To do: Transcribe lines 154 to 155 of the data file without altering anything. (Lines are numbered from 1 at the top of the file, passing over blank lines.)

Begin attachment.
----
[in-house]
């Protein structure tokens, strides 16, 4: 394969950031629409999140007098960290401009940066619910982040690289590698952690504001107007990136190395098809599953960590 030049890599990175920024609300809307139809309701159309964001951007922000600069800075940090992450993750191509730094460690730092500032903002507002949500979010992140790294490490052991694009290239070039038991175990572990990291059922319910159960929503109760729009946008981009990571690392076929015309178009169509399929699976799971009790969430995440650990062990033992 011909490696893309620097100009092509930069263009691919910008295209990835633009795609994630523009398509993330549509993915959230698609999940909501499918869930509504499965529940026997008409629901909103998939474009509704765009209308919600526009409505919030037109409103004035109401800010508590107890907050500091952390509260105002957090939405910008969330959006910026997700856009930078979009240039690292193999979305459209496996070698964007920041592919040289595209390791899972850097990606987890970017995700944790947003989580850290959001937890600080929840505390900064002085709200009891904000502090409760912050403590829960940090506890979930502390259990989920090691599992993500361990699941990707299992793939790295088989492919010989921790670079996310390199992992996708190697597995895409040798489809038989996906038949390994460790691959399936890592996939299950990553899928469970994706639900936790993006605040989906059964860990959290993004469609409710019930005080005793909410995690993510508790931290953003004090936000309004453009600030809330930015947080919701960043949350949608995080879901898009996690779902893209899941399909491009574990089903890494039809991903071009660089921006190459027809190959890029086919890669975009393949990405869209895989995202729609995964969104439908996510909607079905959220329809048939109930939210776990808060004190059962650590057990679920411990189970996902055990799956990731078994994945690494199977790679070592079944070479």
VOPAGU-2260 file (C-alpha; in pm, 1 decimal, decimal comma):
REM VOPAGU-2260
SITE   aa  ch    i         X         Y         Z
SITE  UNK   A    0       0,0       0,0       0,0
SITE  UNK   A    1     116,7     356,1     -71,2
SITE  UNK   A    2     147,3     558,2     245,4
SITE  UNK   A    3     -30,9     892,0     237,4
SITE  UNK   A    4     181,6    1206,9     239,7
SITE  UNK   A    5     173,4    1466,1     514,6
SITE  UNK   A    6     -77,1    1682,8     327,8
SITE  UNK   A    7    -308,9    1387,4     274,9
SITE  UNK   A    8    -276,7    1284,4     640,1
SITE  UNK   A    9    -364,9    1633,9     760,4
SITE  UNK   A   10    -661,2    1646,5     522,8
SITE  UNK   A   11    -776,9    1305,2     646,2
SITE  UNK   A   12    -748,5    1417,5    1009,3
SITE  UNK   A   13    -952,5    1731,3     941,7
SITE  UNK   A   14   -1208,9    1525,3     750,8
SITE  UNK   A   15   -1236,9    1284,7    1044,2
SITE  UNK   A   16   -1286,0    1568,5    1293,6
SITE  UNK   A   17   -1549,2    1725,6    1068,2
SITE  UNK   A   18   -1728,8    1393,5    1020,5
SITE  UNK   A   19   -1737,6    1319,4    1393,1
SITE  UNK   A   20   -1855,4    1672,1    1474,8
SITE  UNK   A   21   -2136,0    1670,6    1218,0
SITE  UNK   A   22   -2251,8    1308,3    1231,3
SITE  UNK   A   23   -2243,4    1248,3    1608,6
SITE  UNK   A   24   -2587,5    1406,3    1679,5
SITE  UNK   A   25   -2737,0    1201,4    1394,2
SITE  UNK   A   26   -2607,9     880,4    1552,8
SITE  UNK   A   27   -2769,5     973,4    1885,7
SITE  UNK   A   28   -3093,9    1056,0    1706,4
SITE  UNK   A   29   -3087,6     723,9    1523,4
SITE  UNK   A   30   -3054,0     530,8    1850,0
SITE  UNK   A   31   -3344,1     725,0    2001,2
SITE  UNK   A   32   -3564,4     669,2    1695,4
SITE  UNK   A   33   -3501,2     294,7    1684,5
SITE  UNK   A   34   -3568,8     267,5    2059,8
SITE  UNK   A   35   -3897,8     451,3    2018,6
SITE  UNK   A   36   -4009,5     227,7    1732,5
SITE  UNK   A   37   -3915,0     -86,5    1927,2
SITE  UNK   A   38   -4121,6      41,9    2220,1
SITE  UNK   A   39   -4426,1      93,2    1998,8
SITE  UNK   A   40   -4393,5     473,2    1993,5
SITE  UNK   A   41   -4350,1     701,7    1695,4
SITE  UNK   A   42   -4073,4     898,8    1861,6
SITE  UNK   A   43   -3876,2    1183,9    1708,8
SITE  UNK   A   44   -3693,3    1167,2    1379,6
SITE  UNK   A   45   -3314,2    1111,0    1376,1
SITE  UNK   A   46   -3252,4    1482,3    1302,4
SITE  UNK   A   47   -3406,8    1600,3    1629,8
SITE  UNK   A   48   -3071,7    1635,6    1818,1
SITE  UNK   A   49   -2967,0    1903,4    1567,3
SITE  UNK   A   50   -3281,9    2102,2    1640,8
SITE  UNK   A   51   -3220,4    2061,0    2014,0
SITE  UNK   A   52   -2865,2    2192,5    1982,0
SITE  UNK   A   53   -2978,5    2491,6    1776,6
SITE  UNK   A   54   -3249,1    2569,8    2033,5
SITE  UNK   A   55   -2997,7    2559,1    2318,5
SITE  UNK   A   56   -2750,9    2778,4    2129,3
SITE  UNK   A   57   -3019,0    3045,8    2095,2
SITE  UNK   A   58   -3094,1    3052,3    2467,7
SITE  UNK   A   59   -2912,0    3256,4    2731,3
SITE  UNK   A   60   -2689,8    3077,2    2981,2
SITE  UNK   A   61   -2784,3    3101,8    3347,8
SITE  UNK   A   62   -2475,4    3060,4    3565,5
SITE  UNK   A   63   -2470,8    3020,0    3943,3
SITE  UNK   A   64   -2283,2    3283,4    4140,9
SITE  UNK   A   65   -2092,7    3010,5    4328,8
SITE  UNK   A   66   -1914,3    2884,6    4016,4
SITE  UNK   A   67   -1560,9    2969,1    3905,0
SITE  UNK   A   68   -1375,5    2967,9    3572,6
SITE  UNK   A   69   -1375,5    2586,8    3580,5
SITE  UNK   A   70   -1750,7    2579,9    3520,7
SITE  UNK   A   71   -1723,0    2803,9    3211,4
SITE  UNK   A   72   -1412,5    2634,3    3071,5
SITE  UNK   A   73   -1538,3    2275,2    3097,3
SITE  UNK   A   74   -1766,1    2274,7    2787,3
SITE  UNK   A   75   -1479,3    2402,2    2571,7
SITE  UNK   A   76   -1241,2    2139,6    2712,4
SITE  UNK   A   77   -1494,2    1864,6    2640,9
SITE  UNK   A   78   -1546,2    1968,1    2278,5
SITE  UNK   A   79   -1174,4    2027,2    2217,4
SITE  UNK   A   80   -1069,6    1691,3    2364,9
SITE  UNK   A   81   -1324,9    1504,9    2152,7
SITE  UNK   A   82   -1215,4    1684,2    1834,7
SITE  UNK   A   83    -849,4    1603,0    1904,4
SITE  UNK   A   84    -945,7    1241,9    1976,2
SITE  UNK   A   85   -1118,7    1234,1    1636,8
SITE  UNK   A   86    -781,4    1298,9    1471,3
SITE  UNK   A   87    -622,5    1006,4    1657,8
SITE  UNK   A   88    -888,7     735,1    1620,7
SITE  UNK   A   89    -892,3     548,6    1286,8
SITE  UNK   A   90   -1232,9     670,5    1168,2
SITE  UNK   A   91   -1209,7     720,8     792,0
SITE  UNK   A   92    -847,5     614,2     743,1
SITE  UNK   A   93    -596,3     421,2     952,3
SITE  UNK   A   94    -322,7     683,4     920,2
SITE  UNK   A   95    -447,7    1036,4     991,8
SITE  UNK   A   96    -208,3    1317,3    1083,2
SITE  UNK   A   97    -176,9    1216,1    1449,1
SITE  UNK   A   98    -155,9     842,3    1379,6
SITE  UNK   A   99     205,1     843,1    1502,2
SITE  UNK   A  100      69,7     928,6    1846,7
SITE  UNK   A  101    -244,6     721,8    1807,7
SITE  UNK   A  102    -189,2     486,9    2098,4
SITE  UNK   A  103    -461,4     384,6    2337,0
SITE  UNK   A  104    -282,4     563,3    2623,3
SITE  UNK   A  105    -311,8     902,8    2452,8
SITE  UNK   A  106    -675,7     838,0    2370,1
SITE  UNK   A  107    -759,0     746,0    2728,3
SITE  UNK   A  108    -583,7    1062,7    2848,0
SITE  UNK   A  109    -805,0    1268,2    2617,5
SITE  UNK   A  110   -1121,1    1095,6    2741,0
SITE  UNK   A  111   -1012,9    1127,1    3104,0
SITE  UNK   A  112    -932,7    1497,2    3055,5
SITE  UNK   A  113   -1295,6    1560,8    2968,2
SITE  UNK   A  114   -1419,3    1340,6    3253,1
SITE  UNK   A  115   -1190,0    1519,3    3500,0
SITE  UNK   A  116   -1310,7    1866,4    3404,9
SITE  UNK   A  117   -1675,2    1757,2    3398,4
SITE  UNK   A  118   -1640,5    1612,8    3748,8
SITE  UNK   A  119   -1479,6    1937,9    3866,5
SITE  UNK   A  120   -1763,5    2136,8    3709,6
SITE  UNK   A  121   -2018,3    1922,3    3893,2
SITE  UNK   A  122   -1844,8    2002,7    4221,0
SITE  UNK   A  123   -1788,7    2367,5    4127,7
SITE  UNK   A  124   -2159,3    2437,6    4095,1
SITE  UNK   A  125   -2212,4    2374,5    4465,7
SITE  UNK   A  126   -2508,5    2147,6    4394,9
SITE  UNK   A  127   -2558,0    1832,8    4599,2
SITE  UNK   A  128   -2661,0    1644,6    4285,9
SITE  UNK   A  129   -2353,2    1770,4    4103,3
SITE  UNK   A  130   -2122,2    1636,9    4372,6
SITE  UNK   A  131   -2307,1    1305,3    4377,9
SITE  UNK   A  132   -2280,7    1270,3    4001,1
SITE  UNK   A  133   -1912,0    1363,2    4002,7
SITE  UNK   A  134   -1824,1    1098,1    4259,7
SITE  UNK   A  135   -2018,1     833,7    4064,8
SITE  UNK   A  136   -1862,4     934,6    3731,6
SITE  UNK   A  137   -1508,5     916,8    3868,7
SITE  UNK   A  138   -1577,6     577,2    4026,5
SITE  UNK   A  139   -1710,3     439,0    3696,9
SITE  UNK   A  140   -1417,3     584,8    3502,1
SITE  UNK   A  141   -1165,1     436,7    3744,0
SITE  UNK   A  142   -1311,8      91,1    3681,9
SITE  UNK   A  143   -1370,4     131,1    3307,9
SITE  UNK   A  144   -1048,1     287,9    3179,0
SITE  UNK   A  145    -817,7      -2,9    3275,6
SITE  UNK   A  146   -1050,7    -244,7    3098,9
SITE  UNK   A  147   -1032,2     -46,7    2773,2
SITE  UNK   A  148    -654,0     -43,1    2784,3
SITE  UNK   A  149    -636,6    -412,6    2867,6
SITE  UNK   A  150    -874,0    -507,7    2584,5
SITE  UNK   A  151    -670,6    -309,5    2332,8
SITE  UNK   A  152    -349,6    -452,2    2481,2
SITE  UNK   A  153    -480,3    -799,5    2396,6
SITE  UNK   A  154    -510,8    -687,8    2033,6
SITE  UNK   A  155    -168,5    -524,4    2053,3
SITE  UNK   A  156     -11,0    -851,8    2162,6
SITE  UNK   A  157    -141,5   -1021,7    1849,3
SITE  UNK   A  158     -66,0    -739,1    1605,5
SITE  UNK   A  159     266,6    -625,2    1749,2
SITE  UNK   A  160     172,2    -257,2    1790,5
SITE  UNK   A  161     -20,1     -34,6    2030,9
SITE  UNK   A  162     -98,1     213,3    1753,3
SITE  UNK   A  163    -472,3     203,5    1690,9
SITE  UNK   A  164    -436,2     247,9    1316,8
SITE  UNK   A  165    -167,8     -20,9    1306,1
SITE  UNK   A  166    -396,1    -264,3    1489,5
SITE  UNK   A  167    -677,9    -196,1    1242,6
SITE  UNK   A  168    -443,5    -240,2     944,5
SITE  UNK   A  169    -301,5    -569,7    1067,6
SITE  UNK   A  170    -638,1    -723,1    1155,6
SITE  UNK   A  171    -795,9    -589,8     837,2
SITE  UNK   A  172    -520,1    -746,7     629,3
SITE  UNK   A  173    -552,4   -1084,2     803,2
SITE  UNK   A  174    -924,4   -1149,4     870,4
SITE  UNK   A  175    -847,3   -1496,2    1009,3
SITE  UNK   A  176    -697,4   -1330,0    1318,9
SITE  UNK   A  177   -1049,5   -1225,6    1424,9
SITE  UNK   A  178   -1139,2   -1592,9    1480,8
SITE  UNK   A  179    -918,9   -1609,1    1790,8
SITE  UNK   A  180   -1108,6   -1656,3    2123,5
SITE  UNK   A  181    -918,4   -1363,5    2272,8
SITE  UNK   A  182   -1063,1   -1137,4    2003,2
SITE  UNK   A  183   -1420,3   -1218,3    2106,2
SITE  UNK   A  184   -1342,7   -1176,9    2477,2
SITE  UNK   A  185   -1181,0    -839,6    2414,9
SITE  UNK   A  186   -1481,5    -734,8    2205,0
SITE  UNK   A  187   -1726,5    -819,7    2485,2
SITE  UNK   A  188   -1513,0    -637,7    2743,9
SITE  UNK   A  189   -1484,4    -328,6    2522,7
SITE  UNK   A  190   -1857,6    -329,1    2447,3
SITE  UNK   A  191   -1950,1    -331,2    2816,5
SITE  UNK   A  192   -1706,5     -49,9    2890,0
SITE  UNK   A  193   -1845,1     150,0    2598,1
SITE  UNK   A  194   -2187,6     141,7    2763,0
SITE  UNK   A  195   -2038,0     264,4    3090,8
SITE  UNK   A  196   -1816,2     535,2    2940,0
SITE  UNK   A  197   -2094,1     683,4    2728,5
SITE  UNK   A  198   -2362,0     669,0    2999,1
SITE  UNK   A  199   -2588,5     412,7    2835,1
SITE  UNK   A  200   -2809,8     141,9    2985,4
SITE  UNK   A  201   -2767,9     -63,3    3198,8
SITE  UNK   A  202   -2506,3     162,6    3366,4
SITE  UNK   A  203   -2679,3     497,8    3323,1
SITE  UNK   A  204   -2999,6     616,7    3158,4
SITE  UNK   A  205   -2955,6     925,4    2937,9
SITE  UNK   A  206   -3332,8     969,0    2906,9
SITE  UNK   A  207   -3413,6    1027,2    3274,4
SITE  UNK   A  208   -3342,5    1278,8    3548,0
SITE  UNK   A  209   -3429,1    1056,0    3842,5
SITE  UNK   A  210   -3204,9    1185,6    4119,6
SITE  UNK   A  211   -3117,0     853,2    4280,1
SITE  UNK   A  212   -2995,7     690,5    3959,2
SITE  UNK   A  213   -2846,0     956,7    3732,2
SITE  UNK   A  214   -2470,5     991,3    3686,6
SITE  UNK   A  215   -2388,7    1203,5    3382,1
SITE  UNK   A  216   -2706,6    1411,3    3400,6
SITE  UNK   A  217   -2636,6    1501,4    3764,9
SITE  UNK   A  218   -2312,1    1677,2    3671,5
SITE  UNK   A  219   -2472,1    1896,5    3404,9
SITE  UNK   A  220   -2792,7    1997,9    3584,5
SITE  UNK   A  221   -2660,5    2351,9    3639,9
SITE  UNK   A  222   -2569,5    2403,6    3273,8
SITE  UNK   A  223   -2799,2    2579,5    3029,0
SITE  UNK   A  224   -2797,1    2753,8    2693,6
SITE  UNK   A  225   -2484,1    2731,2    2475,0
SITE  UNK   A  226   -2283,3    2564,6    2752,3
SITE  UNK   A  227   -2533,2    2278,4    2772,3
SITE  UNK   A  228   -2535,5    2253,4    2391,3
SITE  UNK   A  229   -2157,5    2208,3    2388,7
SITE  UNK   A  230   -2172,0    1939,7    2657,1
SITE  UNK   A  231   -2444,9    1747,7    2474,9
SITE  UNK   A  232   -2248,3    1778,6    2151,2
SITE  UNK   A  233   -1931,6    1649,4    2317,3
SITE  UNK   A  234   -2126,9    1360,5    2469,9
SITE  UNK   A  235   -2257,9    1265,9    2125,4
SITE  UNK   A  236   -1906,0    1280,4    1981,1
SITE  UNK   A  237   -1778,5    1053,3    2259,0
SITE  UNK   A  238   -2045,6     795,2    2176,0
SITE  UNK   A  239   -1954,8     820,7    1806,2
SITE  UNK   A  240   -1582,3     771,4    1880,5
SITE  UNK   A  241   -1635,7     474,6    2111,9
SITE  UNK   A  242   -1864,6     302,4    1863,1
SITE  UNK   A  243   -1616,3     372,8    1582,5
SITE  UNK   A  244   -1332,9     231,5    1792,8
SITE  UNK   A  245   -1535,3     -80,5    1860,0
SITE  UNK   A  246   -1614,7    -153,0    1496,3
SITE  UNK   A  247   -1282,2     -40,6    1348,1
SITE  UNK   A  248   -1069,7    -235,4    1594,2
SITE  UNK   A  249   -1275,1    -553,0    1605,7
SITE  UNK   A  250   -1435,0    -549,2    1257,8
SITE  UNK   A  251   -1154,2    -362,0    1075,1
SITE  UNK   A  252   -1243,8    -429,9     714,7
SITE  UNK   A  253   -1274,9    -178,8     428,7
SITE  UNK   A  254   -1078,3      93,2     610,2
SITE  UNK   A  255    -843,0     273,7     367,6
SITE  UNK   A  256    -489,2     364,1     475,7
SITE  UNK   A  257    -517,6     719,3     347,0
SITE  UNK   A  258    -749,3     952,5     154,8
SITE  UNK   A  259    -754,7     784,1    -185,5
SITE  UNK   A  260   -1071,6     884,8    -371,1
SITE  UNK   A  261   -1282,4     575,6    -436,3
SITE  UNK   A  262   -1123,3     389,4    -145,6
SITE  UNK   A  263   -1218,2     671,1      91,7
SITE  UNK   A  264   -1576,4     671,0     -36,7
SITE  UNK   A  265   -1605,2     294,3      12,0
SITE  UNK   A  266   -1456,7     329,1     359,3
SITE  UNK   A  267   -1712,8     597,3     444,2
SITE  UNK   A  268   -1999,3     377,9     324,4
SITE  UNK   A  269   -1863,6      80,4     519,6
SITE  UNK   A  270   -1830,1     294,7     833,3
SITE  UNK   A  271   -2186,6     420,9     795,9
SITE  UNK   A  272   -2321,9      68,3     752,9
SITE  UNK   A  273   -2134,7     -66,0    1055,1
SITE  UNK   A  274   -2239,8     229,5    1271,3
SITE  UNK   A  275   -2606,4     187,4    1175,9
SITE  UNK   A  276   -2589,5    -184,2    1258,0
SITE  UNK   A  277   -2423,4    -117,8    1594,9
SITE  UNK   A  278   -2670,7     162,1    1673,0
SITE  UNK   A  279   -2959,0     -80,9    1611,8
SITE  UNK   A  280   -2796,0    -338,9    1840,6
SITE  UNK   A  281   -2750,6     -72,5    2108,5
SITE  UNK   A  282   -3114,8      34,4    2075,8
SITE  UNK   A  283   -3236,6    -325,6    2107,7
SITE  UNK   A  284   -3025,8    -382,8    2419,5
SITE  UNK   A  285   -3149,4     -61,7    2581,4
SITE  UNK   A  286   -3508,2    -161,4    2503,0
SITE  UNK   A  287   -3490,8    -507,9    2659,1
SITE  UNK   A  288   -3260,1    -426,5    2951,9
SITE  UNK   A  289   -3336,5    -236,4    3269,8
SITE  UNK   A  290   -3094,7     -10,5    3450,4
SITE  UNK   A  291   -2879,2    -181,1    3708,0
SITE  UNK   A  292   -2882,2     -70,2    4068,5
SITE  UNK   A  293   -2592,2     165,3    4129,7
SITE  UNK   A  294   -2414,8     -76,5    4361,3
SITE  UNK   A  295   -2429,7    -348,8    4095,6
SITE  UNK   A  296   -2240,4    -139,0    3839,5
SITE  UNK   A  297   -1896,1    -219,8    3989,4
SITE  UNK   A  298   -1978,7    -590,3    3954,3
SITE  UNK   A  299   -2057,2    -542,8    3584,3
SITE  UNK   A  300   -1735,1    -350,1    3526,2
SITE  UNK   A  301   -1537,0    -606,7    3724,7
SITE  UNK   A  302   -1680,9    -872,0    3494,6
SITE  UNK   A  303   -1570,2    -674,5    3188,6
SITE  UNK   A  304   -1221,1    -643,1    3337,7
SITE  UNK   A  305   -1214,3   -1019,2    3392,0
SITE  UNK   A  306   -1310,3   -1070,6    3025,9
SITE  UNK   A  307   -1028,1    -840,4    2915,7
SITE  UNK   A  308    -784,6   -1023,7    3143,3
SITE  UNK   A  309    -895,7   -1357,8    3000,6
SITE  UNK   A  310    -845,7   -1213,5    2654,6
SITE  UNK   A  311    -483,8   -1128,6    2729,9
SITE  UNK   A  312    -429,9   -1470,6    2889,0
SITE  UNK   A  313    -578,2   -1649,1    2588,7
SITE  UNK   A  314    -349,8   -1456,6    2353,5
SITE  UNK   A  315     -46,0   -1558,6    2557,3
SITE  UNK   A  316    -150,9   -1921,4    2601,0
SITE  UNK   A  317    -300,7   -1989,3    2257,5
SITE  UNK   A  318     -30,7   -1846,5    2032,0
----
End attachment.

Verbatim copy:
SITE  UNK   A  148    -654,0     -43,1    2784,3
SITE  UNK   A  149    -636,6    -412,6    2867,6